Adrian has always been one of the most thorough of interviewers in Welsh broadcasting – fair, but firm. His infamous red notebooks contain many secrets, some of which he shares – without revealing sources where they didn’t want to be named – in this volume of his 2017 election diaries. His title of course comes from the statement by the Prime Minister after she reversed her disastrous manifesto pledge on social care during the election campaign. By the early hours of 10 June, however, as Adrian says, ‘Everything has changed’.

This was an election where, as Adrian reminded us, the Conservatives started well-ahead of Labour in the polls and senior Labour figures thought that the party would do well to hold 200 seats. ITV Wales’s own Yougov poll had the Tories well ahead of Labour at the beginning of the campaign, poised to win 21 seats. I remember this well from a Twitter spat at the time between my friend the late Carl Sargeant and my Cardiff University colleague Roger Scully.

Though the substantive election inquests have yet to be published, this election seemed to one of two halves, reflected in the cross-over in the opinion polls and the dramatic final outcome. For the third General Election in a row I watched an exit poll come in and said ‘I don’t believe it’. Only unlike the previous two general elections I wasn’t sitting in a BBC Wales studio at the time.

Adrian’s book takes us back to the days before the election, which genuinely seem like a different electoral world. As he says ‘certainties have been lost, rules bent or broken and leaders have risen and fallen.’ His account starts with the terrorist incident in Westminster, moves through the death of Rhodri Morgan and the further terrorist outrage in Manchester, and concludes with Labour picking up Welsh seats like Vale of Clwyd, Gower and Cardiff North.

Adrian is in no doubt that the Labour surge can be put down to changing and more positive reactions to Jeremy Corbyn’s performance, a strong showing by Welsh Labour under Carwyn Jones’ leadership, and argues that ‘the tributes to Rhodri Morgan also cemented the view of Welsh Labour being different.’

Where Adrian scores most heavily in these diaries is on background colour. Messages come in from different party representatives, both elected and backroom, which may have surfaced on Adrian’s Twitter feed at the time but may not have made it into broadcast reports. Things that Adrian was told then on background now surface – unattributed – in their mistaken glory.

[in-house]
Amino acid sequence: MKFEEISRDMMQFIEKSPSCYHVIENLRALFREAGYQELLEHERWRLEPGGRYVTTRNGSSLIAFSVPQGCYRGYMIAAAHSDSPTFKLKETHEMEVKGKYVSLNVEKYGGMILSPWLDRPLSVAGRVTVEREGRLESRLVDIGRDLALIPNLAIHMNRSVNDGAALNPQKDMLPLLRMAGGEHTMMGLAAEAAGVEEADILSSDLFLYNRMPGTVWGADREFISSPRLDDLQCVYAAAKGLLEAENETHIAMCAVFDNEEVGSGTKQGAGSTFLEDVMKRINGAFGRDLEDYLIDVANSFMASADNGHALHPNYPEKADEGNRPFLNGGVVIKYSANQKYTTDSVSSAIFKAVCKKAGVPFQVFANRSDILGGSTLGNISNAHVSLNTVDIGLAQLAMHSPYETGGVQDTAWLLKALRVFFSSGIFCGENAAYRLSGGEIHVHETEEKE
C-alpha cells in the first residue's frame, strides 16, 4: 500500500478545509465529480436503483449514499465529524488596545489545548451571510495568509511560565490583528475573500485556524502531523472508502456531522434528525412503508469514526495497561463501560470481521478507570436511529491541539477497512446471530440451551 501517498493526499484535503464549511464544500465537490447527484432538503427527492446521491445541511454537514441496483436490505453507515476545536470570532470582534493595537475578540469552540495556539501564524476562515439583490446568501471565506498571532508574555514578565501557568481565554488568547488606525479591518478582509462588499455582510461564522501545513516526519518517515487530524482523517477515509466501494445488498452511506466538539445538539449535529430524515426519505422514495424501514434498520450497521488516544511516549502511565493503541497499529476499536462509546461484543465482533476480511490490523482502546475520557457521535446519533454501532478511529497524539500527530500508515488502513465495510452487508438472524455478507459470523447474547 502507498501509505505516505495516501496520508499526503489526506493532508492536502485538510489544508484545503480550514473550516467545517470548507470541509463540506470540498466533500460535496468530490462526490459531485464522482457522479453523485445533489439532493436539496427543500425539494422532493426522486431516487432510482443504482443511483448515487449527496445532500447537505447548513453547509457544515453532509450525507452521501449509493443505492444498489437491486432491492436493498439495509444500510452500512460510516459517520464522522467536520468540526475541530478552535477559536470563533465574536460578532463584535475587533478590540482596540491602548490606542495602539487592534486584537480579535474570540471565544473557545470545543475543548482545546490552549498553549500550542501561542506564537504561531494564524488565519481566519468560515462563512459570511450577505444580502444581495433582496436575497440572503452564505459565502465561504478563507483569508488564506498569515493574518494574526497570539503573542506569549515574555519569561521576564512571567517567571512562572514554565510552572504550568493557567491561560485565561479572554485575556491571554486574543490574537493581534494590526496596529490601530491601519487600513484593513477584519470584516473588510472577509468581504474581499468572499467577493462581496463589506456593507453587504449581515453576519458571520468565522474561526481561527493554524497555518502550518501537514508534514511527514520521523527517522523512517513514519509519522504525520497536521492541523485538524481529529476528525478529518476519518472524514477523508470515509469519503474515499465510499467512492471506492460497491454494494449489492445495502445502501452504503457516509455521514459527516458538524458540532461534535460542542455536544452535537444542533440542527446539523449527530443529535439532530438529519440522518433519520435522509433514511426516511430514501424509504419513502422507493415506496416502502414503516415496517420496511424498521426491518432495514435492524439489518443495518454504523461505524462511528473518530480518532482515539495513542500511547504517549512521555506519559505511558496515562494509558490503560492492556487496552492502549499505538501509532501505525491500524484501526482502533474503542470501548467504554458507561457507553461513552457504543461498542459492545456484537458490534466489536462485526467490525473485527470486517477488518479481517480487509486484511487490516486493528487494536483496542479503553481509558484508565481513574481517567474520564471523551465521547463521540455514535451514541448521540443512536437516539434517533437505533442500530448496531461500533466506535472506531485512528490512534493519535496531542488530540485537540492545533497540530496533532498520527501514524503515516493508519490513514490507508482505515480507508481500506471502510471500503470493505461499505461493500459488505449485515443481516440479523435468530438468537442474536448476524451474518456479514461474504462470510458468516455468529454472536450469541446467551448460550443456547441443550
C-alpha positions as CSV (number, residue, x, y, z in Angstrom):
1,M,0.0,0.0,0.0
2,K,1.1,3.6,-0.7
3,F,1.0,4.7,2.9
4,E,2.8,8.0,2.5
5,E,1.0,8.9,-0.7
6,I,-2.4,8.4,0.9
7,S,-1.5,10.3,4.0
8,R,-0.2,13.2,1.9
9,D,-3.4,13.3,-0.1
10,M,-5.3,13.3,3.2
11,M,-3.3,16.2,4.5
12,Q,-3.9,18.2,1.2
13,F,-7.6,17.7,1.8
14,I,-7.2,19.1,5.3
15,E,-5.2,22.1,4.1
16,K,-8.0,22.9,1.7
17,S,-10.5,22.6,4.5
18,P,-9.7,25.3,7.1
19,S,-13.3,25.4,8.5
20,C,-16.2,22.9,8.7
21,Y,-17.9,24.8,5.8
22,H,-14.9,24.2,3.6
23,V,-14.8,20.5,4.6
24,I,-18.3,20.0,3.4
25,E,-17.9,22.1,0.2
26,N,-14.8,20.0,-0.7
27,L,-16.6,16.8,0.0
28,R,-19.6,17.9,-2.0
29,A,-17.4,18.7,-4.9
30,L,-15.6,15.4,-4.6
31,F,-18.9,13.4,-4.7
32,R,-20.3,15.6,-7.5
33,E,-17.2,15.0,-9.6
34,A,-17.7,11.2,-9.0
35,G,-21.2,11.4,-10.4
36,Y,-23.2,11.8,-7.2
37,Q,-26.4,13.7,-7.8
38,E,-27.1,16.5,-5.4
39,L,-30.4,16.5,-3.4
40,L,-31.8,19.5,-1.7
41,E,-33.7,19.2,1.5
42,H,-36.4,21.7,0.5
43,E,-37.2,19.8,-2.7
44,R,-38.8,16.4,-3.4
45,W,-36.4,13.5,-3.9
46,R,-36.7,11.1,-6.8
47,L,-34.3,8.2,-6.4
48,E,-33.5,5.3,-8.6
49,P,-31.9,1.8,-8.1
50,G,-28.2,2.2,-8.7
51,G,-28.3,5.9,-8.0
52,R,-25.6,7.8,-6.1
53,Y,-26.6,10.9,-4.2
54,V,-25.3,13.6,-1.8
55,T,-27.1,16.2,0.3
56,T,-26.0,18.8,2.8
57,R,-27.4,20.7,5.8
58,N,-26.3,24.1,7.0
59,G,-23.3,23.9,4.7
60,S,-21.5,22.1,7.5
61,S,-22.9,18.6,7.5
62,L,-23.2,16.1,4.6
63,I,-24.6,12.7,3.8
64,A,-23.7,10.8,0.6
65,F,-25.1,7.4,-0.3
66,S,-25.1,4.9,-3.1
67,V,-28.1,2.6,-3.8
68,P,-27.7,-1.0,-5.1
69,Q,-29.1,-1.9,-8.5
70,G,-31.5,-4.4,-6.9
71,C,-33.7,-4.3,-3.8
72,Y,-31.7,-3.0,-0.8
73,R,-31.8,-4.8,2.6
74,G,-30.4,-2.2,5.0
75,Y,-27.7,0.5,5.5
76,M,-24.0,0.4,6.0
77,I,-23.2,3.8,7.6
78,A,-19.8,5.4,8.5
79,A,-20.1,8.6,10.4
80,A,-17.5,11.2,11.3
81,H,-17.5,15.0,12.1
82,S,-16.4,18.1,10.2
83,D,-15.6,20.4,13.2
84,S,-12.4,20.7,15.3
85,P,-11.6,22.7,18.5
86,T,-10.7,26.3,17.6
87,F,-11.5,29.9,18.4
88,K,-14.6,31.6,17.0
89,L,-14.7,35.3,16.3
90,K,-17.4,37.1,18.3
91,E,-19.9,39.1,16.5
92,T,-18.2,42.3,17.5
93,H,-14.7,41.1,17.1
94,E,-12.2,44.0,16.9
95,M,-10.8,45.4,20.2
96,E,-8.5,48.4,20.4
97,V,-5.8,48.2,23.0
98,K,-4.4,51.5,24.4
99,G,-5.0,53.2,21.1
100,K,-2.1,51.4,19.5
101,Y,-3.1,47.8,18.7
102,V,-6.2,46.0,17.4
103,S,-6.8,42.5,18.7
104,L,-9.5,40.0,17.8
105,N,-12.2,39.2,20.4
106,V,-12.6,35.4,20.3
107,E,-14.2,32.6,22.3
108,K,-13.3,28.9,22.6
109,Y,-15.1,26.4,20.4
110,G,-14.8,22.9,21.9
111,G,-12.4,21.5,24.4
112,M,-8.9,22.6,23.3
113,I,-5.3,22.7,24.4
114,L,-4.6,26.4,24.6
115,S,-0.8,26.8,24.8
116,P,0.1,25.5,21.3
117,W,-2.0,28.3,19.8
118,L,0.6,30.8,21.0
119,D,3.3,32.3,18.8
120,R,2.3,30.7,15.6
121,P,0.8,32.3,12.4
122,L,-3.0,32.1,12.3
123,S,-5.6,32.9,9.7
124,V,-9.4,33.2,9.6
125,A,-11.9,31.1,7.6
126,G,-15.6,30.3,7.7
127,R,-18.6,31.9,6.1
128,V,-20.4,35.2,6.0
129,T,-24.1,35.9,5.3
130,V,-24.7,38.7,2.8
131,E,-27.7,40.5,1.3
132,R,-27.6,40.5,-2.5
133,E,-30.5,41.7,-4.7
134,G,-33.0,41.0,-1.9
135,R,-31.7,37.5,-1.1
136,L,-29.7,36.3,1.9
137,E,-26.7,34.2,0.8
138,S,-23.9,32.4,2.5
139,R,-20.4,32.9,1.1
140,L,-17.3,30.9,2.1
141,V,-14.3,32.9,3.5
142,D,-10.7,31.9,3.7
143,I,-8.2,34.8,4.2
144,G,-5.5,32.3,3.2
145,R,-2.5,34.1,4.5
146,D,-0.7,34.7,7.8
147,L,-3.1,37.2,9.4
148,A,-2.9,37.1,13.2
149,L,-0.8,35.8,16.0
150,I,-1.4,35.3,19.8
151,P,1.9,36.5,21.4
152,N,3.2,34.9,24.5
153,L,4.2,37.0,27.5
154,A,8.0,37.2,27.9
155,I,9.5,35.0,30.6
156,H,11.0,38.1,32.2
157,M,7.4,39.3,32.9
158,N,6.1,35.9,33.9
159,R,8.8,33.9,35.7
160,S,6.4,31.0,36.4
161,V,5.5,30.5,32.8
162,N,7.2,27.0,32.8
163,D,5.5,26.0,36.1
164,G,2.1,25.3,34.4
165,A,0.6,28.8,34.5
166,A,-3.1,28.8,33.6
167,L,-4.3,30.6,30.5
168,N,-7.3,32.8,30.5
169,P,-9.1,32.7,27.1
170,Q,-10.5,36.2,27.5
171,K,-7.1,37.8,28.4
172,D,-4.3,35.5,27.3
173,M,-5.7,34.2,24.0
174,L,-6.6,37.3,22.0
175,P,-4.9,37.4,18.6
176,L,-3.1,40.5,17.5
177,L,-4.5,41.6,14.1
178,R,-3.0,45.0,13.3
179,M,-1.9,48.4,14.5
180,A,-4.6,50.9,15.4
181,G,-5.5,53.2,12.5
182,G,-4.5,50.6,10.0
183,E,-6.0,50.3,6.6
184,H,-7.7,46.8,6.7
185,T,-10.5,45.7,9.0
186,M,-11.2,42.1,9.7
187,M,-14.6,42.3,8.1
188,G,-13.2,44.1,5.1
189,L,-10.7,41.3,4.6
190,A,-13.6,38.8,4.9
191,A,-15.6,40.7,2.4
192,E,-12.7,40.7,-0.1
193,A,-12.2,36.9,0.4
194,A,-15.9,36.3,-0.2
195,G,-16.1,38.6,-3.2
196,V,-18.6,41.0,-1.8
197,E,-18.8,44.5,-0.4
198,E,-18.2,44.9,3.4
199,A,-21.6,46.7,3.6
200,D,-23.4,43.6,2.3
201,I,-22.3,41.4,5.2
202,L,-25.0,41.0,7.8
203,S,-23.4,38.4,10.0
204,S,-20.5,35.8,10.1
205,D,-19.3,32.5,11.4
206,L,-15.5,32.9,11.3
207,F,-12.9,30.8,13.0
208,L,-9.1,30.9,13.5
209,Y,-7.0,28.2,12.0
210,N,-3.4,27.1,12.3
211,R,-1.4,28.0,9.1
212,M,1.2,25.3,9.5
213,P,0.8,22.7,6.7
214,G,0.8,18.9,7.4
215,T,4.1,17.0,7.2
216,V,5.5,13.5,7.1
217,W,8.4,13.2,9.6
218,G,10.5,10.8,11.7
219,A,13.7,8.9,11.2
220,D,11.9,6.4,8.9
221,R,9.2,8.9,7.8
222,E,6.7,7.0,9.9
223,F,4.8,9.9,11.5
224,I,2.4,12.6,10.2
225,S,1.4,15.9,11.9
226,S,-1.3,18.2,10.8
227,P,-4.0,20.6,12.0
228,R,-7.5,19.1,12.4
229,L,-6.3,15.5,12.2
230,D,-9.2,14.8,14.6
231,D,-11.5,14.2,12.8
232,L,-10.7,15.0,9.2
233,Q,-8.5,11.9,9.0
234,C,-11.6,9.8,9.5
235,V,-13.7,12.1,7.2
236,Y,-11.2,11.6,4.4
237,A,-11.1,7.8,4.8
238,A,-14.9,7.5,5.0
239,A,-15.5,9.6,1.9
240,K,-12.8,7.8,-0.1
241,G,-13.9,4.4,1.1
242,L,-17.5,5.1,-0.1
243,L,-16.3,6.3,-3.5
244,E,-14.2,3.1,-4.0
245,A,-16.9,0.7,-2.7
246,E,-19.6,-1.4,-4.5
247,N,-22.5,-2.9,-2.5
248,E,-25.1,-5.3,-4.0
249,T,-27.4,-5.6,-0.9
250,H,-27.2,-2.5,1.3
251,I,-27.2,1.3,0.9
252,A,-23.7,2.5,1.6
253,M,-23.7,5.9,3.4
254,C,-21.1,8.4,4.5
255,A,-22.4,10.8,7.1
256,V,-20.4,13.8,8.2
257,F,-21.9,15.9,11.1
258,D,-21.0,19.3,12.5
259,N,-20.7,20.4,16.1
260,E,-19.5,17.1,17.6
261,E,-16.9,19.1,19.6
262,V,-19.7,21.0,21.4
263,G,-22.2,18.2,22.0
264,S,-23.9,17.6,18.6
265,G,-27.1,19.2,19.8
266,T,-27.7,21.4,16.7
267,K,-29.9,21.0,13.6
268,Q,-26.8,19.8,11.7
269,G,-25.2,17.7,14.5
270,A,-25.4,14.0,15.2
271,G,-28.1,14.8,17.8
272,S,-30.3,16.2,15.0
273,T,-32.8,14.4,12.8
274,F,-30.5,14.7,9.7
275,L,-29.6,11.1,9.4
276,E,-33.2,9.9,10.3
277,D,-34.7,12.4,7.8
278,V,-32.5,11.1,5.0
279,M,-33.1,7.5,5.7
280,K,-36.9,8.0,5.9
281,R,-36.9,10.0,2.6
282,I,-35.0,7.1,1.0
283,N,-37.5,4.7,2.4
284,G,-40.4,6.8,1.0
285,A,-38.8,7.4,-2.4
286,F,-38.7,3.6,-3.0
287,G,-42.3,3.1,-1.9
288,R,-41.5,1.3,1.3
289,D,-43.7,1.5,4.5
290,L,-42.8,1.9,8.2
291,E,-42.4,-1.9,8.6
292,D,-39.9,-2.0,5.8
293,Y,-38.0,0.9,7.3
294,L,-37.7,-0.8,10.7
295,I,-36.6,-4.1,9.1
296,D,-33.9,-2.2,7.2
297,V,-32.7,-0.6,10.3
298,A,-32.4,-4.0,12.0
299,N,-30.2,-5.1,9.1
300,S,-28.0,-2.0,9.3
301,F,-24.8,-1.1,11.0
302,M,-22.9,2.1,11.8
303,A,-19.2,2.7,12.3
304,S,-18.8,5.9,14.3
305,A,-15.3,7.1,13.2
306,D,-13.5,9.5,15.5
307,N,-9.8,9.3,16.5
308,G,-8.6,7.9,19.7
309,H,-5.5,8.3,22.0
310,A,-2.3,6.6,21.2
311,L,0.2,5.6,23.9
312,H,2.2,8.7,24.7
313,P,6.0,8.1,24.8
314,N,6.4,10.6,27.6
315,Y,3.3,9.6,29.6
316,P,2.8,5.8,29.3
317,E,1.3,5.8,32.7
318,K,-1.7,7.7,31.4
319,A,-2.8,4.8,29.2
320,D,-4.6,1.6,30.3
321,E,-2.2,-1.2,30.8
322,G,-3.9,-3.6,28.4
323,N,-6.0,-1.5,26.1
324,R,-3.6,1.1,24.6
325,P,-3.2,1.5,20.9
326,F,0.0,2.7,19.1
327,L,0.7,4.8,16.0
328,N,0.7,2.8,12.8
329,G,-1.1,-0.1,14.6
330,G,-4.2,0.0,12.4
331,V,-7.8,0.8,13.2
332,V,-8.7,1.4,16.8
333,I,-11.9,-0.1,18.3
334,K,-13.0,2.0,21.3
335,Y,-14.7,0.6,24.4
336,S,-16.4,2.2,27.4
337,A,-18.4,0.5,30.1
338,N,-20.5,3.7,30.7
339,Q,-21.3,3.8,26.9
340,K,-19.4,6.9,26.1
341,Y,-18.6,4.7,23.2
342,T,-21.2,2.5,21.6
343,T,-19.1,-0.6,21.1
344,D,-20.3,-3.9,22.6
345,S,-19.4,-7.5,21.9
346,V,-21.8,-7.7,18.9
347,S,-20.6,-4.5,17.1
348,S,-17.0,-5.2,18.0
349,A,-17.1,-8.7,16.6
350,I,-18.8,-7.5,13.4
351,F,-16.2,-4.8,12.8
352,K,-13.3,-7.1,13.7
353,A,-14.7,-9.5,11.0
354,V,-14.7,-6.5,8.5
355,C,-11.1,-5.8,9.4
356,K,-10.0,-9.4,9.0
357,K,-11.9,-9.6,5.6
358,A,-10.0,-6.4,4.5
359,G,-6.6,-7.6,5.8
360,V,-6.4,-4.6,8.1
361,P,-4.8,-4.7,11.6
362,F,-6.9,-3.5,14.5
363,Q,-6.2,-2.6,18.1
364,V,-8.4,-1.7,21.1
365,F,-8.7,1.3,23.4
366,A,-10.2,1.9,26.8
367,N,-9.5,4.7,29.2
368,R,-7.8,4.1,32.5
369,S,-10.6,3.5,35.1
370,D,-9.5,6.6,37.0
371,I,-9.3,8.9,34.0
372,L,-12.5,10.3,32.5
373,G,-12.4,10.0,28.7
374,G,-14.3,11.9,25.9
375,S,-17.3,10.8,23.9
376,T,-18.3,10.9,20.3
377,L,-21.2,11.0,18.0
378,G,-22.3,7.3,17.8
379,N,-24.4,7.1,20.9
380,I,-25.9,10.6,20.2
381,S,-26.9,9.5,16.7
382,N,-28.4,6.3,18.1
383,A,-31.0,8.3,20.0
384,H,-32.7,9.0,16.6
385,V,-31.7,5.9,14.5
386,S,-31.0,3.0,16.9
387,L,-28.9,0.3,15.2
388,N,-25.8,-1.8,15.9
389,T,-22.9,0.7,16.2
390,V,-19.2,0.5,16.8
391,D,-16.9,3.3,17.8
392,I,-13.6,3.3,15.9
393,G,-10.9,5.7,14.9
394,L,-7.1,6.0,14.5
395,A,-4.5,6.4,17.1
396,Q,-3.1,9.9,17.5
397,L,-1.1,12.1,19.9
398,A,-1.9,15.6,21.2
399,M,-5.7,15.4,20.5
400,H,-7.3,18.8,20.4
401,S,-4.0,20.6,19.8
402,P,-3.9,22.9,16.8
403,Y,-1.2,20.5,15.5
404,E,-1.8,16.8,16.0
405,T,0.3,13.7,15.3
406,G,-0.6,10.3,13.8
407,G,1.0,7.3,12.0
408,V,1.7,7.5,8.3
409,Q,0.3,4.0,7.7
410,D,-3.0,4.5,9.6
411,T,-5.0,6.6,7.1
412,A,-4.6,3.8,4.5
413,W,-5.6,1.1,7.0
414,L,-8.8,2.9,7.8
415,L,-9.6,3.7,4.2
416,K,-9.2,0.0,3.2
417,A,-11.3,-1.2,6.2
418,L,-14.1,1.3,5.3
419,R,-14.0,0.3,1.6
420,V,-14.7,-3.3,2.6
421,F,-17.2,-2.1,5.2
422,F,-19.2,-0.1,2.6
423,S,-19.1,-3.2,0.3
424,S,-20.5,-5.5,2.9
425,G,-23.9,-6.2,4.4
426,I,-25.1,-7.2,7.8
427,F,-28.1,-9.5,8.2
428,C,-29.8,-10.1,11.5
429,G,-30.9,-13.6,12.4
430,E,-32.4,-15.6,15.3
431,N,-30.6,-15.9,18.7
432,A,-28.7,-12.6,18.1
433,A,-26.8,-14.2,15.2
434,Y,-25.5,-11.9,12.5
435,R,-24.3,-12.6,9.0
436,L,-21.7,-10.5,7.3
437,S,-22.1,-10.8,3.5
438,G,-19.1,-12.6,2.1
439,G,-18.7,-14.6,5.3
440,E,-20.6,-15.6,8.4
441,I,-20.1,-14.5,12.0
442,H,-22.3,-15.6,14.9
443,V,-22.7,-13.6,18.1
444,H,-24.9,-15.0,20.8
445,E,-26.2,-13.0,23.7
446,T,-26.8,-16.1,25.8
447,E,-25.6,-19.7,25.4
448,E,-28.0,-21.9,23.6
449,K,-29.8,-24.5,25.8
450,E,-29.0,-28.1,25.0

What is written from a Labour perspective reflects conversations I was having with people at the time, but it is interesting to get an all-round view of how Conservative, Plaid and other party insiders were feeling. I can make guesses at some of the sources on the Labour side in particular, but while Adrian quotes them here to give a sense of the contemporary mood, he doesn’t embarrass them with personal unmasking. Nor would you expect him to do so.

Where people were willing to be quoted, Adrian makes good use of the material he gathered. ‘By any sensible consideration, I’m toast’ says Paul Flynn at one point. Later in the campaign he tells Adrian ‘More optimistic now. There is a favourable Welsh dimension because of Carwyn and memories of Rhodri.’ As late as the last week of the campaign a Conservative AM tells Adrian that they (he doesn’t specify gender) now think they will elect ‘a rugby team and a few reserves’. They went down to eight.

Adrian’s personal account of the ITV Wales debate is fascinating, and gives a good sense of the challenges facing a broadcast journalist trying to both maintain balance and keep the flow of the debate. His account of the behind-the-scenes row within the Conservative Party as to whether Andrew RT Davies or Alun Cairns was to appear for them is entertaining and becomes a sub-plot within the text, as does Adrian’s battle to get an interview with the PM. Campaign insider accounts of the use of Facebook and social, media to mobilise young people are interesting and valuable.